Six Sigma For Dummies
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When enacting a Six Sigma initiative, you will undoubtedly encounter short term variation. Short-term variation is purely random. Like rolling a pair of dice, you can’t predict what the next output value will be. If you could, Las Vegas would be bankrupt in a week!

Suppose you monitor a characteristic of a product or process — say, the volume of inbound calls per hour at a customer call center — over an extended period. After each hour, you measure and record the number of calls received. To review what you’ve observed, you graph your collected measurements as a sequence of connected points along an axis representing time.

Although the points graphed represent the number of incoming calls per hour, recognize that they can also represent any process characteristic in any type of company. All process characteristics vary from cycle to cycle: the exact length of newly manufactured pencils, the time required to fill out an invoice, the number of calls per hour, and so on.

If you zoom in on a narrow portion of the graph, you can see from the scattered points that the output certainly does vary for each measurement cycle. But you can also notice that the variation isn’t limitless. It lies within upper and lower boundary limits — represented by the dashed, horizontal lines.


In fact, for any selected short period of time, the process essentially varies within the same rough limits. This natural level of variation is called the short-term variation of a process. Often, it’s designated with a simple ST notation.

Short-term variation is what you use to compare the inherent capability of different processes to meet a specified goal.

For example, creating a shaped plastic part by using an injection mold machine may have an entitlement variation of ±0.002 inches. The process of cutting plastic with a milling machine, on the other hand, may have an entitlement variation of ±0.0005 inches. In this case, the milling machine process has the better level of entitlement. It has less inherent, short-term variation.

The many mini-causes of short-term variation

Short-term variation is caused by the combined effect of all the little things that are too hard to include in your understanding of the process. It is too difficult to determine exactly how the microscopic textures of the dice contribute to their spin as they contact the felt surface of the table, or how the drag of the swirling air on the corners of the airborne dice alters their tumble.


The reality of short-term variation in any and all processes, from rolling dice to preparing a meal to writing a memo to launching a rocket, is that the complete chain of causation is unknown and unknowable. Like rolling dice, your ability to understand the full depth of causation for any process is ultimately limited.

Because these small forces are present to some degree in all processes, they’re referred to as common. Consequently, the short-term variation they cause is sometimes called common cause variation.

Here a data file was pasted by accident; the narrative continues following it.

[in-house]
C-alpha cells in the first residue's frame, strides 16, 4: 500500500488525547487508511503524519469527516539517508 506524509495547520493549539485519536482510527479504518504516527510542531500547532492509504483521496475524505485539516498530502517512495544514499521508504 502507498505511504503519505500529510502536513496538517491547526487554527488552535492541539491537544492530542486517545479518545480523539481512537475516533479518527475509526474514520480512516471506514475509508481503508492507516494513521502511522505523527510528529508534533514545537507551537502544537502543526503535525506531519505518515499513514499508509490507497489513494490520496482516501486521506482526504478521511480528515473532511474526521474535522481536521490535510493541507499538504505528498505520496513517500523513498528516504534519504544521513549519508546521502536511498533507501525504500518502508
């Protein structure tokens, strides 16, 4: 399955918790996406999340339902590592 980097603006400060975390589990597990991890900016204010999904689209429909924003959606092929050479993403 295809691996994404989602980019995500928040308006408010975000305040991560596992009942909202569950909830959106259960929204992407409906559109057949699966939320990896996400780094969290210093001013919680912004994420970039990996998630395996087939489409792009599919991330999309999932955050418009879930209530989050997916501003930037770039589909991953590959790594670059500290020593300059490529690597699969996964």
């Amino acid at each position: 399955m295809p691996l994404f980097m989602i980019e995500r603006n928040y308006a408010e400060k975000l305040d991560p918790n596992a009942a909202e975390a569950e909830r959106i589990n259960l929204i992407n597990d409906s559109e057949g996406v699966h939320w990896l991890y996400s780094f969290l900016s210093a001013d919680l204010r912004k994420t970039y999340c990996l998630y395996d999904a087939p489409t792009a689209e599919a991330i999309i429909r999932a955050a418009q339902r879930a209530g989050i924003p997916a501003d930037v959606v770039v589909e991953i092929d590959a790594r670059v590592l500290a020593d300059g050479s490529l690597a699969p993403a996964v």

How to calculate short-term variation

After you know what short-term variation is, you need to know how to quantify it. The formula for calculating the standard deviation doesn’t account for any short- or long-term effects. It just looks at the overall variation in all the measurements. But never fear; hard-working statisticians have developed a way to extract the level of the short-term variation out from the overall variation.

The quickest way to get to the short-term variation is to analyze the separation or differences between sequential measurements of a critical characteristic. The difference between any two sequential measurements can be thought of as a kind of range. For a sequence of measurements

x1, x2, . . . xn–1, xn

where n is the total number of collected data points, you can write the difference or range between the first and second measurements as


In general, the difference between any two sequential measurements is


The vertical parentheses-like bars in the equation are called an absolute value. They signal you to take the positive magnitude of the calculated difference inside the absolute value symbols, regardless of whether it is a positive or negative value. And the average range or difference between sequential points is


The way to calculate the short-term standard deviation from these sequential, between-point ranges is to multiply their average by a special correction factor based on the range between two sequential measurements:


Never try to calculate a characteristic’s short-term standard deviation on anything but a sequential set of measurements. Only perform this calculation on a set of measurements that are in the exact order that the measurements were taken. The calculation of the short-term standard deviation is based on the natural ranges that occur between the characteristic’s measurements; altering the order of the measurements in any way affects the short-term standard deviation.

About This Article

This article is from the book:

About the book authors:

Craig Gygi is Executive VP of Operations at MasterControl, a leading company providing software and services for best practices in automating and connecting every stage of quality/regulatory compliance, through the entire product life cycle. He is an operations executive and internationally recognized Lean Six Sigma thought leader and practitioner. Bruce Williams is Vice President of Pegasystems, the world leader in business process management. He is a leading speaker and presenter on business and technology trends, and is co-author of Six Sigma Workbook for Dummies, Process Intelligence for Dummies, BPM Basics for Dummies and The Intelligent Guide to Enterprise BPM. Neil DeCarlo was President of DeCarlo Communications.

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